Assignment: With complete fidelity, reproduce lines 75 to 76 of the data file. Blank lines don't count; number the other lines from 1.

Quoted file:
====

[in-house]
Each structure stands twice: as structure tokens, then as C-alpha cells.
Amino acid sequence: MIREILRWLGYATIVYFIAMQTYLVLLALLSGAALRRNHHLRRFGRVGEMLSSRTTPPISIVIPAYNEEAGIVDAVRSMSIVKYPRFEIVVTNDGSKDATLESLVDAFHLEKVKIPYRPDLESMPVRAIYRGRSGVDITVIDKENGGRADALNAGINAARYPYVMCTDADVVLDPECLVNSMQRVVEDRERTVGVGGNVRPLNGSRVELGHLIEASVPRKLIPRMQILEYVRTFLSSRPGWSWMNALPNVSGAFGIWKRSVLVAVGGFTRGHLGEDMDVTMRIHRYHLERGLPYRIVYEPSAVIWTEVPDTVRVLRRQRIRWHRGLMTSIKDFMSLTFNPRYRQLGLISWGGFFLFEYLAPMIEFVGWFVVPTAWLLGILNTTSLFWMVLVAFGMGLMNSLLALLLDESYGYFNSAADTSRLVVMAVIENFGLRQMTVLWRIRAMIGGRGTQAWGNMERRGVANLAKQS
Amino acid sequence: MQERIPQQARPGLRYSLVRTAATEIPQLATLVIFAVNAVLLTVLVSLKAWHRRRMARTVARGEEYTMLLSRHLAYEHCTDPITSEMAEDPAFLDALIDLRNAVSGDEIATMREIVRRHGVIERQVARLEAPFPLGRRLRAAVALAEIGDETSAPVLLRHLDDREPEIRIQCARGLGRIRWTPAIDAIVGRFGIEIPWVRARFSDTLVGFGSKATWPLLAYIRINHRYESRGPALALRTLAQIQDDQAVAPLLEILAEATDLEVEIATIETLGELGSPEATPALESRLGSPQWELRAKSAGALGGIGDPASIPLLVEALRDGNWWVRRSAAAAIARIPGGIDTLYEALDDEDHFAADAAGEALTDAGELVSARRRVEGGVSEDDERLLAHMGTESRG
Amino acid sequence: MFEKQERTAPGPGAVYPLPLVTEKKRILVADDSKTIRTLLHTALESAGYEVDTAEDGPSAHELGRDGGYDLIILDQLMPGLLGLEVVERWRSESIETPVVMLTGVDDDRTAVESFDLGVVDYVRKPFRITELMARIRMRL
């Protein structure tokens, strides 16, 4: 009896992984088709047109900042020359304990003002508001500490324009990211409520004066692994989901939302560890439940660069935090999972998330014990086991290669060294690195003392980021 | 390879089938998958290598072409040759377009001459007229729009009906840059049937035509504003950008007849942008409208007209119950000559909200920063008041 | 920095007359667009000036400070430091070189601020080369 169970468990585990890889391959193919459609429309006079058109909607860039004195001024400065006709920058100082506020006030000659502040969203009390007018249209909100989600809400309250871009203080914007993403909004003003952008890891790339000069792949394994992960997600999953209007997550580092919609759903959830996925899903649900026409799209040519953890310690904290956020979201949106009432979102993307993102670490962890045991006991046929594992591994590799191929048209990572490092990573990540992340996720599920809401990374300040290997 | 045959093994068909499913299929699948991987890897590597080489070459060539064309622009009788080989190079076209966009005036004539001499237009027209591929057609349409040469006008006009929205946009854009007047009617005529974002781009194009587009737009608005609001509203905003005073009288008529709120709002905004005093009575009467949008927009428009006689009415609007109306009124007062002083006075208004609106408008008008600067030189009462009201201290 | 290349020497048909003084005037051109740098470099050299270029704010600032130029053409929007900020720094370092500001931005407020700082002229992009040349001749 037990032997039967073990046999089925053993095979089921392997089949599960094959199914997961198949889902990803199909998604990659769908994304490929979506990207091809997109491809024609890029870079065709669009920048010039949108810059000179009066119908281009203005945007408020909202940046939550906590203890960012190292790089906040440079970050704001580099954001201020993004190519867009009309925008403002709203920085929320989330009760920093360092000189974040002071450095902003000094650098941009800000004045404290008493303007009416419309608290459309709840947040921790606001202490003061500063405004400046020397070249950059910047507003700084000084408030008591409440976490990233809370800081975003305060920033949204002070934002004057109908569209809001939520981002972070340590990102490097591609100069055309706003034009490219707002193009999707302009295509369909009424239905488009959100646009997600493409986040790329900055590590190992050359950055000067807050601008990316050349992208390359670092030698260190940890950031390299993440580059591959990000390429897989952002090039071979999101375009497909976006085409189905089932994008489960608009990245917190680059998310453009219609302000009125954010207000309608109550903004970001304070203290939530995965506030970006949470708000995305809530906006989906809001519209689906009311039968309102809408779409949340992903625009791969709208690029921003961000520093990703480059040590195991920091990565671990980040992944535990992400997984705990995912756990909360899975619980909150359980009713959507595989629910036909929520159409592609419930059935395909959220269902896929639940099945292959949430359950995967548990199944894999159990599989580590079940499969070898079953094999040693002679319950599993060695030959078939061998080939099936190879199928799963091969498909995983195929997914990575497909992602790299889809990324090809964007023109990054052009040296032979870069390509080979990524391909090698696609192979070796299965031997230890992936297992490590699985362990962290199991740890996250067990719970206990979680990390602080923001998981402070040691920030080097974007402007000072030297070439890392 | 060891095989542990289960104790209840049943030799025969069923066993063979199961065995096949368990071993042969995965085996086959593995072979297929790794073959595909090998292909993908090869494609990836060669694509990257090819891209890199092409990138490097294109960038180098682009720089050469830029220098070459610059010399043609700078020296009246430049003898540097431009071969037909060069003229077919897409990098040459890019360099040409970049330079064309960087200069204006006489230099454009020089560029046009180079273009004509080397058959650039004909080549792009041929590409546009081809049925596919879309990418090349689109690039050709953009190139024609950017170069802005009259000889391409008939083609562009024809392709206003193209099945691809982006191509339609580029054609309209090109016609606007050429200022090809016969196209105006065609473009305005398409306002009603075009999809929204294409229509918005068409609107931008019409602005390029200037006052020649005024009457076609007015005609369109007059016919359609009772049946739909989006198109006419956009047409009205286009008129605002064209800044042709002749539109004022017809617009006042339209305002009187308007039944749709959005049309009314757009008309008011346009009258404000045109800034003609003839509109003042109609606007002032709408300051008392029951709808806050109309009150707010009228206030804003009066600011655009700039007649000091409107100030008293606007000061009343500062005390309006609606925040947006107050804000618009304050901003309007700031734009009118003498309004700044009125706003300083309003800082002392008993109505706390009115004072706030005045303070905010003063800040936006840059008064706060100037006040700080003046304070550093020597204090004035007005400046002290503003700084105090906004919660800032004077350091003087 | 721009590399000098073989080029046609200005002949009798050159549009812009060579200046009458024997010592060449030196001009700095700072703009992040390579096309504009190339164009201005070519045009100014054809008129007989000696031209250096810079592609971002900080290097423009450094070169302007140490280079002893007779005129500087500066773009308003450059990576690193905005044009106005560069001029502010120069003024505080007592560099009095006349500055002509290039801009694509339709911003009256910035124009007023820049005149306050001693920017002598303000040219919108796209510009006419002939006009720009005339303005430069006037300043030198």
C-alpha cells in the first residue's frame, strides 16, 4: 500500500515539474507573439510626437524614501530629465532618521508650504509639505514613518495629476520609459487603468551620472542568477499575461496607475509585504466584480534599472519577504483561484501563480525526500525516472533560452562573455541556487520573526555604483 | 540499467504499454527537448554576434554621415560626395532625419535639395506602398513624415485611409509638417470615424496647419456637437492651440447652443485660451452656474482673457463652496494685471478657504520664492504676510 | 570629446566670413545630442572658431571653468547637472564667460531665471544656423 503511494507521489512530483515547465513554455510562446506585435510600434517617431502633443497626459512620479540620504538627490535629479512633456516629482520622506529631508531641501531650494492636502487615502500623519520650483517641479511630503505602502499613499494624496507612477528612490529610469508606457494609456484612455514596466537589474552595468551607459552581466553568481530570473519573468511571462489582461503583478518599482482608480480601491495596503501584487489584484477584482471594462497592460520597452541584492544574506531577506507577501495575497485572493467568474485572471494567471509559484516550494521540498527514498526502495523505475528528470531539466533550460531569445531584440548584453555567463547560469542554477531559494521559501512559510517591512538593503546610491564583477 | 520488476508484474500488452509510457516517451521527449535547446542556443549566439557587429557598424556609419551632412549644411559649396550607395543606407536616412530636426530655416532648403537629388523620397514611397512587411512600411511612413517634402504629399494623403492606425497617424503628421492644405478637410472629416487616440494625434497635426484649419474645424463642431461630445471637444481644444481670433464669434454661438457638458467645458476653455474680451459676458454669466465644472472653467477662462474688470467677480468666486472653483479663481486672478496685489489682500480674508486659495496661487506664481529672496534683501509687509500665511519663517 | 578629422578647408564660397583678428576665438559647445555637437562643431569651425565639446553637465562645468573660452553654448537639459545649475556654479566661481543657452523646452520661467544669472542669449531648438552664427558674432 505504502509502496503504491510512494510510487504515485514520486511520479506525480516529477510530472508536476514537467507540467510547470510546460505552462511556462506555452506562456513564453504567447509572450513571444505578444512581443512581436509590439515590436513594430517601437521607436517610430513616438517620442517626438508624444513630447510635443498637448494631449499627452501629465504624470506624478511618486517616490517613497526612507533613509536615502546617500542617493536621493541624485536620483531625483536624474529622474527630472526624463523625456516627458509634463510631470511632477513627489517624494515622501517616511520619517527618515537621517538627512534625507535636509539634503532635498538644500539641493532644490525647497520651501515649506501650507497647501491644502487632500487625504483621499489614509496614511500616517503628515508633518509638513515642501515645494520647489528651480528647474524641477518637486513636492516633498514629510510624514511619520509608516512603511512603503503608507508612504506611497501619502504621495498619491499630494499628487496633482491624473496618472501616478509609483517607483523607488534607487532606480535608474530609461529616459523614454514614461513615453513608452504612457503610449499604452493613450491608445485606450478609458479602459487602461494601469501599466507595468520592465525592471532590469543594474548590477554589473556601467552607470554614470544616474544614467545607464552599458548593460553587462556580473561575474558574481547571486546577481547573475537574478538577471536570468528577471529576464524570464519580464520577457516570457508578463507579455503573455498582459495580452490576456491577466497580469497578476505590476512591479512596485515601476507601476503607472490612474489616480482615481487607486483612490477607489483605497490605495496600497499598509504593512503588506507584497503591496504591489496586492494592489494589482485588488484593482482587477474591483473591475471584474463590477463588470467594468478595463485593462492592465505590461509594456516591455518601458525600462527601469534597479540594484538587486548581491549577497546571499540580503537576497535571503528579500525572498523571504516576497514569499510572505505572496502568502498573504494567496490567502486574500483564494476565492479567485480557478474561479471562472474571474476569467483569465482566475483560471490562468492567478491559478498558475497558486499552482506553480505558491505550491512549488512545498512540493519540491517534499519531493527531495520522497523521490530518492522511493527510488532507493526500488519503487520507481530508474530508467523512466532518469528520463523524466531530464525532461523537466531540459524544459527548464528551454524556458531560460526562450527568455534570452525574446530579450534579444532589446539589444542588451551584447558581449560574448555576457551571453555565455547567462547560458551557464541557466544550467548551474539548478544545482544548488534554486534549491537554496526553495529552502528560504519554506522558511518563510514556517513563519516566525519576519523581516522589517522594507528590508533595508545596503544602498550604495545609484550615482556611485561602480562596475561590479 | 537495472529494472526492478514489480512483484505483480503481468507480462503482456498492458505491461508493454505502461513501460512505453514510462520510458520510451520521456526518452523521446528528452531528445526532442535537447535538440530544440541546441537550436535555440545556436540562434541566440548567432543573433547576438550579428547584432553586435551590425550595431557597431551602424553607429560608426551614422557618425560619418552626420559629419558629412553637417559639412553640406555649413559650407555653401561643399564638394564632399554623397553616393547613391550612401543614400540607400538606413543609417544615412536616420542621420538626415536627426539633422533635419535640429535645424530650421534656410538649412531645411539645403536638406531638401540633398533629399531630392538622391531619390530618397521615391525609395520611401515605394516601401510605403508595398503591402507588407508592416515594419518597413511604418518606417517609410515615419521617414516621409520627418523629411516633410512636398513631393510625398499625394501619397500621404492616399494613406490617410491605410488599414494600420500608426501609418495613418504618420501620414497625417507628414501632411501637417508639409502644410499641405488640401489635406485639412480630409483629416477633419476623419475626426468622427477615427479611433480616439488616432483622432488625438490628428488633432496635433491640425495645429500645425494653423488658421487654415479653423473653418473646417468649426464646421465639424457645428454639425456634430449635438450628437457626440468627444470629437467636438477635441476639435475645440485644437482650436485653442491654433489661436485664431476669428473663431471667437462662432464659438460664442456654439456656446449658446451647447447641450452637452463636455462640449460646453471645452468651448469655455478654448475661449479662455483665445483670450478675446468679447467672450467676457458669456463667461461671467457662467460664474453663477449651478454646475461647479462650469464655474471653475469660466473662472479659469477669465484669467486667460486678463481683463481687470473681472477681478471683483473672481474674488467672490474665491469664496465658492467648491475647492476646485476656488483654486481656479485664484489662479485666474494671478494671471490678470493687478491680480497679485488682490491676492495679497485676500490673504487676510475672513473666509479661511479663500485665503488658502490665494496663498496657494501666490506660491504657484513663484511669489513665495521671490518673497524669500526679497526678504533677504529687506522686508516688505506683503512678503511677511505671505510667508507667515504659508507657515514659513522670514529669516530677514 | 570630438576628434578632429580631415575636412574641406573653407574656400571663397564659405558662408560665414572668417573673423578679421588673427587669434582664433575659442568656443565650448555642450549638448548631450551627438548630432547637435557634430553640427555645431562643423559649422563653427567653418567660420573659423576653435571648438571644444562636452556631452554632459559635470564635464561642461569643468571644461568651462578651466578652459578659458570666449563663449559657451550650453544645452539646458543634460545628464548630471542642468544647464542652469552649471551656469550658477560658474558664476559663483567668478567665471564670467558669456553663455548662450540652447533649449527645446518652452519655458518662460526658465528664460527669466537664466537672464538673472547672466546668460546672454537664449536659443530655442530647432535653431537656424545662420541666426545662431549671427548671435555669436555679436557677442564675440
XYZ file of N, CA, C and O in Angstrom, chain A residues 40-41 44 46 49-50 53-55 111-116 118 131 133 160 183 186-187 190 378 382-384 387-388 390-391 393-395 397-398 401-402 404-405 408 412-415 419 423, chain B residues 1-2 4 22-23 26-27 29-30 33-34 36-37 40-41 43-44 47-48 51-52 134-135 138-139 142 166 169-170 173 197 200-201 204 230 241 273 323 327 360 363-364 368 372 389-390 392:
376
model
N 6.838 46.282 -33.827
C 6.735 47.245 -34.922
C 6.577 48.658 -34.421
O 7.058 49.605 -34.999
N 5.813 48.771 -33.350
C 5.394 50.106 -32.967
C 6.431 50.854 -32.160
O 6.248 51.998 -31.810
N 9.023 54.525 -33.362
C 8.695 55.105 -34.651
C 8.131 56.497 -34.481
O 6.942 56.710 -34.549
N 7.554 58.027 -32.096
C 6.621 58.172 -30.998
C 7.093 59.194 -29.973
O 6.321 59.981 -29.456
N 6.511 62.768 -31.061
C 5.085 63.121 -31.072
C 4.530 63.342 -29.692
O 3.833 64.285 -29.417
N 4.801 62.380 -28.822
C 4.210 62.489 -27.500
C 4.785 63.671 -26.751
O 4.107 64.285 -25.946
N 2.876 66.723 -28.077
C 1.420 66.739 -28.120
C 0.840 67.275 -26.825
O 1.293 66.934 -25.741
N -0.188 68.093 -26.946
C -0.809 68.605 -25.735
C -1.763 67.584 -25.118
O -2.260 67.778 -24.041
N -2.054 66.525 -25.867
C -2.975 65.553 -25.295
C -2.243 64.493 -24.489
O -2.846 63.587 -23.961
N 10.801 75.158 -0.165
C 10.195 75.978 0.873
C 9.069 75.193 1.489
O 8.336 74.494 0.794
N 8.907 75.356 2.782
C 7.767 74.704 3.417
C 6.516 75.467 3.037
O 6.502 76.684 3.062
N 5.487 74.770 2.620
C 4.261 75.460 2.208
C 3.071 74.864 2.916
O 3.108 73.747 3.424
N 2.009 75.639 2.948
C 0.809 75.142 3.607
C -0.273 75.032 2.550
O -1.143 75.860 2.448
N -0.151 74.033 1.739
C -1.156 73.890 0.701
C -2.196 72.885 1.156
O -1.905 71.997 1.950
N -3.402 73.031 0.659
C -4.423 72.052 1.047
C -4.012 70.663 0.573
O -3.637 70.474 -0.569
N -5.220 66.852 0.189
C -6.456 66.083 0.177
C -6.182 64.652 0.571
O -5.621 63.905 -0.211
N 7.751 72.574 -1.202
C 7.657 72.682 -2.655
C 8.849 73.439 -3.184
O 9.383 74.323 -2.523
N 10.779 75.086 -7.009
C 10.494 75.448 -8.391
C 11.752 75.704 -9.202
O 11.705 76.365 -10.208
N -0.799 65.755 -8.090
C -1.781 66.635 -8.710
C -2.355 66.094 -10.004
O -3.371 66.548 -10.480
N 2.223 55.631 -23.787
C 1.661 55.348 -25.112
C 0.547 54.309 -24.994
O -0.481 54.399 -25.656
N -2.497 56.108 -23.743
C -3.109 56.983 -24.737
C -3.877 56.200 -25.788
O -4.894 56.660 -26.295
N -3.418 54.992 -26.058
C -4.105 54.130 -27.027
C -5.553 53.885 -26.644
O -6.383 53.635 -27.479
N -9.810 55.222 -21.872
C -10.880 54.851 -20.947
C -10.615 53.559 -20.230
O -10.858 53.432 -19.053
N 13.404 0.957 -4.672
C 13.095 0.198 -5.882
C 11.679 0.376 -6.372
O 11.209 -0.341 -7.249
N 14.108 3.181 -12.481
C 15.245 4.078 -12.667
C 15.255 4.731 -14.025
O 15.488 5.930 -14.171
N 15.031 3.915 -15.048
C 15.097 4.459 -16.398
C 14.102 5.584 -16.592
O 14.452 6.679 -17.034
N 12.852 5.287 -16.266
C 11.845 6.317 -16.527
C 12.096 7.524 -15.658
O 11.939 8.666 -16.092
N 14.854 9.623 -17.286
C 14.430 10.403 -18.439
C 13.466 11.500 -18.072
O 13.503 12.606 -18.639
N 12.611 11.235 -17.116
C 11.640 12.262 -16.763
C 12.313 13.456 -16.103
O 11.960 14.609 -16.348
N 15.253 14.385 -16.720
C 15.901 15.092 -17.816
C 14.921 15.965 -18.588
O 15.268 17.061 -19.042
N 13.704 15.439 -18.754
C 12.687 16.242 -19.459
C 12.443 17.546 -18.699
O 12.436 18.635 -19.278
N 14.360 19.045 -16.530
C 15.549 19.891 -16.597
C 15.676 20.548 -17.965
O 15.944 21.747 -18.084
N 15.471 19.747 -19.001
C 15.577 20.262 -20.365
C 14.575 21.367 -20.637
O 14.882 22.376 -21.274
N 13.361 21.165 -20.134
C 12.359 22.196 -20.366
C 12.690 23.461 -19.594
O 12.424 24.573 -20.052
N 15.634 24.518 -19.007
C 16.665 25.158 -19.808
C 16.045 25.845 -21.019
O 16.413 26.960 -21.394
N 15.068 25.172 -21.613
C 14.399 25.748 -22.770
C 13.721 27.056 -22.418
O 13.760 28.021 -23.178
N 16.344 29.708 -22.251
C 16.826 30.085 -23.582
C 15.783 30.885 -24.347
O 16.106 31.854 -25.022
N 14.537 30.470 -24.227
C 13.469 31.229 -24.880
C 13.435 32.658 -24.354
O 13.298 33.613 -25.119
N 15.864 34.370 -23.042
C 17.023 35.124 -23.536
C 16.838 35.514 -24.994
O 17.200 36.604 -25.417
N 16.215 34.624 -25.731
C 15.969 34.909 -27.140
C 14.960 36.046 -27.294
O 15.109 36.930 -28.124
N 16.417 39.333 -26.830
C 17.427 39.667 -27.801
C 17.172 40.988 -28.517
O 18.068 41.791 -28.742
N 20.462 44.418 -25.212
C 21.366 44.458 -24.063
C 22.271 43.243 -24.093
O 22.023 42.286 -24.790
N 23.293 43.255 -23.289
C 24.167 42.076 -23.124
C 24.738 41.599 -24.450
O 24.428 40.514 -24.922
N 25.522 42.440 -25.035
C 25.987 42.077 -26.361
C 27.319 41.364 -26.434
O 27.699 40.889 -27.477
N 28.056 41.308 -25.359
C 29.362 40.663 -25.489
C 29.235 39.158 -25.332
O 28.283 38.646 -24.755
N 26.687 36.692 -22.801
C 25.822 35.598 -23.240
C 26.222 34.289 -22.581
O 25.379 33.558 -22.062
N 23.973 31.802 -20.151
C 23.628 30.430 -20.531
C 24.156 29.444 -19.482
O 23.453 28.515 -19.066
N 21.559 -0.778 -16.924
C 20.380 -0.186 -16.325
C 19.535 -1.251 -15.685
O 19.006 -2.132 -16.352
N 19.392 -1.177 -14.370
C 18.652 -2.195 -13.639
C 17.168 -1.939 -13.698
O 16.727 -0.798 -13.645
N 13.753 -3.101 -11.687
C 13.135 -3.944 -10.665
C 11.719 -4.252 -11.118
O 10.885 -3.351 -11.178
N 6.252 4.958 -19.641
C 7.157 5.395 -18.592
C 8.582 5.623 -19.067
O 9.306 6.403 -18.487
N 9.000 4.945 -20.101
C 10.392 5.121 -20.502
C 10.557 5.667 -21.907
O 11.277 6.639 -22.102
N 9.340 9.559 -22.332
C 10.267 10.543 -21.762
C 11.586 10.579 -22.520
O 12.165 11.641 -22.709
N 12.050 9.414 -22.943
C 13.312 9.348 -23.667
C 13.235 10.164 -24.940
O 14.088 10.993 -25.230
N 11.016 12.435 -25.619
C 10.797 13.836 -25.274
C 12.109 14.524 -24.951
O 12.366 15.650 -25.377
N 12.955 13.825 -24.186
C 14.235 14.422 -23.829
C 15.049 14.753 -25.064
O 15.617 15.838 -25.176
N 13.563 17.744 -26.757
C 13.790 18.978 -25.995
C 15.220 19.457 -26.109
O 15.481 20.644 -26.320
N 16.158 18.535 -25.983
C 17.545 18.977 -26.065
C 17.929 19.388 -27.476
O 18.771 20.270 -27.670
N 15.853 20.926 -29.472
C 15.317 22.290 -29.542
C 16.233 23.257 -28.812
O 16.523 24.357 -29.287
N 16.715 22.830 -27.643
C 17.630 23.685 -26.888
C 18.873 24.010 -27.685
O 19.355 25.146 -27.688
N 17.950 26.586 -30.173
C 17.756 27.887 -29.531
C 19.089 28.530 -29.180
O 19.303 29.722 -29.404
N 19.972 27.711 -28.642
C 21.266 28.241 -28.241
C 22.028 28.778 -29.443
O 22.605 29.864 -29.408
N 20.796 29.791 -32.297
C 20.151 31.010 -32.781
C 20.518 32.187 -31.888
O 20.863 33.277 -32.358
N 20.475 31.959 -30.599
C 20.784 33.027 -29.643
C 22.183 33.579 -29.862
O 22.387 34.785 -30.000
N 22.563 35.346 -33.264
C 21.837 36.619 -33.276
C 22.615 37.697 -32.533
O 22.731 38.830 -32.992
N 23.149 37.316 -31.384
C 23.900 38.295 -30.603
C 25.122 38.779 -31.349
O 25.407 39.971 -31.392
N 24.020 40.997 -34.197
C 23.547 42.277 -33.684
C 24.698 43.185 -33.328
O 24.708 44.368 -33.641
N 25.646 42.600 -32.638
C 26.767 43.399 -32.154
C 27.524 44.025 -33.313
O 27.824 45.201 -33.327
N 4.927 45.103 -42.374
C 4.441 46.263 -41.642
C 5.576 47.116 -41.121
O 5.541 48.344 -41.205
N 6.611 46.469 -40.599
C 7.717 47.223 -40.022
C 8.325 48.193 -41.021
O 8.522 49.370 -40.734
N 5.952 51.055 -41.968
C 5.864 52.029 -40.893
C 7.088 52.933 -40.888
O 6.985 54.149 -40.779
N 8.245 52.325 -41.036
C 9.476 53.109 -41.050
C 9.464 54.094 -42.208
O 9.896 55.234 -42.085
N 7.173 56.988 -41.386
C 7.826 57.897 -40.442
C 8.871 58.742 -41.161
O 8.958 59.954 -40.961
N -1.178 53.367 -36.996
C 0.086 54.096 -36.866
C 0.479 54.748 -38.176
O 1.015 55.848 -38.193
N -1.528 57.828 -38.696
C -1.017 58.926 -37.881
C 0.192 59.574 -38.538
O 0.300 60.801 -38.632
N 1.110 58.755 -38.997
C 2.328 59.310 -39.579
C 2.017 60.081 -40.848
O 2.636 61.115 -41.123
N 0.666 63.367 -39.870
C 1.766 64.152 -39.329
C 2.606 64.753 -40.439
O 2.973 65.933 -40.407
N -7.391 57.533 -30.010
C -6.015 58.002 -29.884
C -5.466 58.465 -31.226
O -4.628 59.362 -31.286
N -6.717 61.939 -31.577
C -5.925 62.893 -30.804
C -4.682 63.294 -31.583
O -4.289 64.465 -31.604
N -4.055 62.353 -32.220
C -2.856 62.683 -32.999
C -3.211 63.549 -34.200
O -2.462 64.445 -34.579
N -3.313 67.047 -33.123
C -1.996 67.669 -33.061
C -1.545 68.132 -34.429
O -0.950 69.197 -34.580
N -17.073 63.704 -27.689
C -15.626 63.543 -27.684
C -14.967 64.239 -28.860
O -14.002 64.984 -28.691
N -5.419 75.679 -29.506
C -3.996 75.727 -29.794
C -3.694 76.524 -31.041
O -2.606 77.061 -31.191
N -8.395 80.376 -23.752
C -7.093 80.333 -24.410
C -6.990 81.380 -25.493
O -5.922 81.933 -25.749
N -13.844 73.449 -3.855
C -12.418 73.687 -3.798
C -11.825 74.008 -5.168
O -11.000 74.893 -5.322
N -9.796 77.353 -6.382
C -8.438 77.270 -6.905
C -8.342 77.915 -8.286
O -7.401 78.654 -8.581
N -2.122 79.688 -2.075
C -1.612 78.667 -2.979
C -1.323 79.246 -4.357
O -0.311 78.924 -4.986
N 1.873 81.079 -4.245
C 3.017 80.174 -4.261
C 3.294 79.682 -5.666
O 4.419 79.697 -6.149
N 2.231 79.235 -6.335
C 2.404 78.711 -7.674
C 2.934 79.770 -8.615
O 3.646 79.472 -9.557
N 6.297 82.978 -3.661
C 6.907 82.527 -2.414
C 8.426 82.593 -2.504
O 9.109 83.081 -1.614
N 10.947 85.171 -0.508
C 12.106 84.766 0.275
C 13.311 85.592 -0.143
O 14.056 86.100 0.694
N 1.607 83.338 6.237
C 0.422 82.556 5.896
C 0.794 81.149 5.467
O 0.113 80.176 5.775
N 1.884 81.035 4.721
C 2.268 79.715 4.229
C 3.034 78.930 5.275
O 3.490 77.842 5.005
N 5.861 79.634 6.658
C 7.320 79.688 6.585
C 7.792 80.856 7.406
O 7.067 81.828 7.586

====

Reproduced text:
N 7.751 72.574 -1.202
C 7.657 72.682 -2.655